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Special Marriages Act (SMA)

  • IASbaba
  • November 9, 2020
  • 0
UPSC Articles
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SOCIETY/ GOVERNANCE

Topic: General Studies 2, 3:

  • Social empowerment, communalism, regionalism & secularism 
  • Government policies and interventions for development in various sectors and issues arising out of their design and implementation. 

Special Marriages Act (SMA)

Context: The Allahabad High Court in a recent ruling declared that the conversion for the sole purpose of marriage as ”null and void”.

What is Special Marriage Act?

  • The Special Marriage Act, 1954 (SMA) was enacted to facilitate the marriage of couples professing different faiths and preferring a civil wedding. 
  • People from different castes or religions or states get married under SMA in which marriage is solemnized by way of registration.
  • The prime purpose of the Act was to address Inter-religious marriages and to establish marriage as a secular institution bereft of all religious formalities, which requires registration alone.

What are the features of the SMA?

  • Basic age Criteria: The marriage of any two persons may be solemnised under the SMA, subject to the man having completed 21 years of age and the woman 18. 
  • Basic Conditions needs to be met: Neither should have a spouse living; both should be capable of giving valid consent, should not suffer from any mental disorder of a kind that renders them unfit for marriage and procreation. 
  • Restrictions related to Religious laws: They should not be within the degrees of prohibited relationship — that is, they should not be related in such a way that their religion does not permit such marriages.
  • Notice Procedure: Parties to an intended marriage should give notice to the ‘marriage officer’ of the district in which one of them had resided for at least 30 days. The notice will have to be entered in a ‘Marriage Notice Book’ and a copy of it displayed at a conspicuous place in the office. 
  • The marriage has to be solemnised within three months of the notice, and if it is not, a fresh notice will be needed.
  • Provision for objections to the marriage: Any person can object to the marriage within 30 days of the publication of the notice on the ground that it contravenes one of the conditions for a valid marriage. The marriage officer has to inquire into the objection and give a decision within 30 days. If he refuses permission for the marriage, an appeal can be made to the district court. The court’s decision will be final.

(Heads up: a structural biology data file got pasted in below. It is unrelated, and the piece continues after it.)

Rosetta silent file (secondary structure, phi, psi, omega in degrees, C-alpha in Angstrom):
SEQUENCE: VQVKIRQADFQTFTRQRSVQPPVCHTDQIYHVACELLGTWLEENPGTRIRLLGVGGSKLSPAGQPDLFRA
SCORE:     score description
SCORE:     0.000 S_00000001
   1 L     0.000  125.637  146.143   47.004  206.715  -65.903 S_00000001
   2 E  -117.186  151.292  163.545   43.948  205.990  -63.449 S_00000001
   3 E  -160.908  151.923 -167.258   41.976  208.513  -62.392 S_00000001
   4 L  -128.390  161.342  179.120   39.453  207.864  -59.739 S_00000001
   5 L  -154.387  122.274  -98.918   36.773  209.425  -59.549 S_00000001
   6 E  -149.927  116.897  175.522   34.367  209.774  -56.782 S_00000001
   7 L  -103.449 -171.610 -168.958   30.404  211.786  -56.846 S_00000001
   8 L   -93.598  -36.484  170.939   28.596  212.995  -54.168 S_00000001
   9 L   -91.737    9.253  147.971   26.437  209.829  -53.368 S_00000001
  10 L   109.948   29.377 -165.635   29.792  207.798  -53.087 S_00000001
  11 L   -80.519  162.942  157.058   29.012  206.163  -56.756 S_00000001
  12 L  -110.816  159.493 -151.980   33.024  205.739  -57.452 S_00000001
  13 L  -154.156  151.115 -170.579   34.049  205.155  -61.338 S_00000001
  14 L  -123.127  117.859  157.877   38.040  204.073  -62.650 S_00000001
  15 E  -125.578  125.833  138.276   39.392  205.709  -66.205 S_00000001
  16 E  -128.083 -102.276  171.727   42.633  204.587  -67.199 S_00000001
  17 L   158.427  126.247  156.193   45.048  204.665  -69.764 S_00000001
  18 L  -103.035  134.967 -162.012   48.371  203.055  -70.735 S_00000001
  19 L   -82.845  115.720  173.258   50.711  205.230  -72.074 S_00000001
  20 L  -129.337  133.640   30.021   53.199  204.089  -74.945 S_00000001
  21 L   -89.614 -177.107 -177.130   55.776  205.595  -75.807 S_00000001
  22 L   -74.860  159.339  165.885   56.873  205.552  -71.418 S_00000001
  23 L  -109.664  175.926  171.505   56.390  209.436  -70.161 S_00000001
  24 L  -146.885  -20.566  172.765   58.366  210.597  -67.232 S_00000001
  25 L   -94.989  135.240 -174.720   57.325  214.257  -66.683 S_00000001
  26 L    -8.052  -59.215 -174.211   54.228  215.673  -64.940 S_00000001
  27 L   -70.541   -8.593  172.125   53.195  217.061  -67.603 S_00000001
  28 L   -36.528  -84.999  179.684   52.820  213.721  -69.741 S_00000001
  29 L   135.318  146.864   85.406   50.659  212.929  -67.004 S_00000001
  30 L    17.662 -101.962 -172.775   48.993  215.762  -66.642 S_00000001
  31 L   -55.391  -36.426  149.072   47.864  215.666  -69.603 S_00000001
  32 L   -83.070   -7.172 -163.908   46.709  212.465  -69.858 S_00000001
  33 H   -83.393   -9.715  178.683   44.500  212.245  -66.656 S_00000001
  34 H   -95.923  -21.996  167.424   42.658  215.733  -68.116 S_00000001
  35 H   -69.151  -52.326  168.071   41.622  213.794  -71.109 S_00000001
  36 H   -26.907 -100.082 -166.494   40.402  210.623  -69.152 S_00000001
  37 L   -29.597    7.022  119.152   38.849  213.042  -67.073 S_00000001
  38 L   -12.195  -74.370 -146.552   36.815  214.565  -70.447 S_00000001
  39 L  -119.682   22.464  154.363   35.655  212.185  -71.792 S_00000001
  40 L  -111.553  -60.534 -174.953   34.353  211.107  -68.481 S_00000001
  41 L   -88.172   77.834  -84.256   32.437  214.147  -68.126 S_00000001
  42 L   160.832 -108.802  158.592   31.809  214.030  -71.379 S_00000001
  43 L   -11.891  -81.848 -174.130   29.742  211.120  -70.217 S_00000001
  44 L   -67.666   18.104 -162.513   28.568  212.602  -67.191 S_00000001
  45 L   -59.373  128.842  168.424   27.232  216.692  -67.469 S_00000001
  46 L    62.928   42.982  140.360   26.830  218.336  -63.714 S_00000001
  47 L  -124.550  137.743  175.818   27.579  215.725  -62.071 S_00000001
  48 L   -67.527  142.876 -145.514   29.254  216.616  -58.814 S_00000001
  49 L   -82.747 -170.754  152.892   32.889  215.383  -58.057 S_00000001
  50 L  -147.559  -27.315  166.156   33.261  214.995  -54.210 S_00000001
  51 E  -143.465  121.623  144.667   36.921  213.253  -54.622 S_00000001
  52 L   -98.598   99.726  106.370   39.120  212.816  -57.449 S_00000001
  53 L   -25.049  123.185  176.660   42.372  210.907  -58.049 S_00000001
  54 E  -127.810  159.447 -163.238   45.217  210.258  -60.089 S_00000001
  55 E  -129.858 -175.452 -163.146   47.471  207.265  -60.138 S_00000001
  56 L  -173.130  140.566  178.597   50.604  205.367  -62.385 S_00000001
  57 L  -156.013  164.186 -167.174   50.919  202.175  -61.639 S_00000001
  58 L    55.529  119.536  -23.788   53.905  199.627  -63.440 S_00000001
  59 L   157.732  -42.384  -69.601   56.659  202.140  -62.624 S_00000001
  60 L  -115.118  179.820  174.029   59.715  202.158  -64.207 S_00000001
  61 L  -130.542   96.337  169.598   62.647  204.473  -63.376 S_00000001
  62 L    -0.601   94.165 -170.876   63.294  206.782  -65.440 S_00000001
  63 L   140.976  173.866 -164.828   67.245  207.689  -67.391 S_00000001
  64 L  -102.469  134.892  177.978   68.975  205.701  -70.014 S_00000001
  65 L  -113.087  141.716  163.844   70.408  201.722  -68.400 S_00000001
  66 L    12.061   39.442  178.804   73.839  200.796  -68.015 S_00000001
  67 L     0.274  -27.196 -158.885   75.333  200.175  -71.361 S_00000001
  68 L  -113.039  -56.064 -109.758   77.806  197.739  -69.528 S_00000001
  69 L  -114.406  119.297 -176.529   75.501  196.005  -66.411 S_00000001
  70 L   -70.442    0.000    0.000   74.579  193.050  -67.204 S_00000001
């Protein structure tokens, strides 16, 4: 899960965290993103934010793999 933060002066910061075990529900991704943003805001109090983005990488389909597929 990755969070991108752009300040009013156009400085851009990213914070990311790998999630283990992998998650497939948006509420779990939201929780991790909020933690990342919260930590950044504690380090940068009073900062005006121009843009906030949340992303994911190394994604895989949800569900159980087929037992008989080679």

• Member of Undivided Family: Also, the Act says that when a member of an undivided family who professes Hindu, Buddhist, Sikh or Jaina religions, gets married under SMA, it results in his or her “severance” from the family.

What are the Criticisms of SMA i.e. the hurdles faced by inter-faith couples?

  • Practical Difficulties: The provisions relating to notice, publication and objection have rendered it difficult for many people intending to solemnise inter-faith marriages. 
  • Vulnerable to coercive tactics by family: Publicity in the local registration office may mean that family members objecting to the union may seek to stop it by coercion. 
  • Danger posed by fringe groups: There have been reports of right-wing groups opposed to inter-faith marriages keeping a watch on the notice boards of marriage offices and taking down the details of the parties so that they can be dissuaded or coerced into abandoning the idea.
  • Intrusion of Privacy: The law’s features on prior public notice being given and objections being called from any quarter, places a question mark on the safety and privacy of those intending to marry across religions. 
  • Violation of Right to Equality: In the case of Hindu and Muslim marriage laws, there is no requirement of prior notice and, therefore, such a requirement in the SMA is considered as violation of the right to equality of those opting for marriage under SMA.
  • Pushes for religious conversion: Due to complexities involved in SMA, the intending couple finds it easier to settle for marriage under the personal law of one of them, with the other opting for religious conversion.  While conversion to Islam and Christianity has formal means, there is no prescribed ceremony for conversion to Hinduism.

Are there laws against conversion for the sake of marriage?

  • The Himachal Pradesh Freedom of Religion Act, 2019, and the Uttarakhand Freedom of Religion Act, 2018, both prohibit conversion by misrepresentation, force, fraud, undue influence, inducement, allurement and ‘by marriage’.
  • There is a separate section in both laws under which, not conversion for the purpose of marriage, but marriage done solely for the purpose of conversion, may be declared null and void by a family court based on a suit by either party.

Conclusion

Marriage being a personal matter has to be sparingly regulated, unless it leads to social evils. Freedom of choice should be given primacy in a liberal Democratic country like India.

Connecting the dots:

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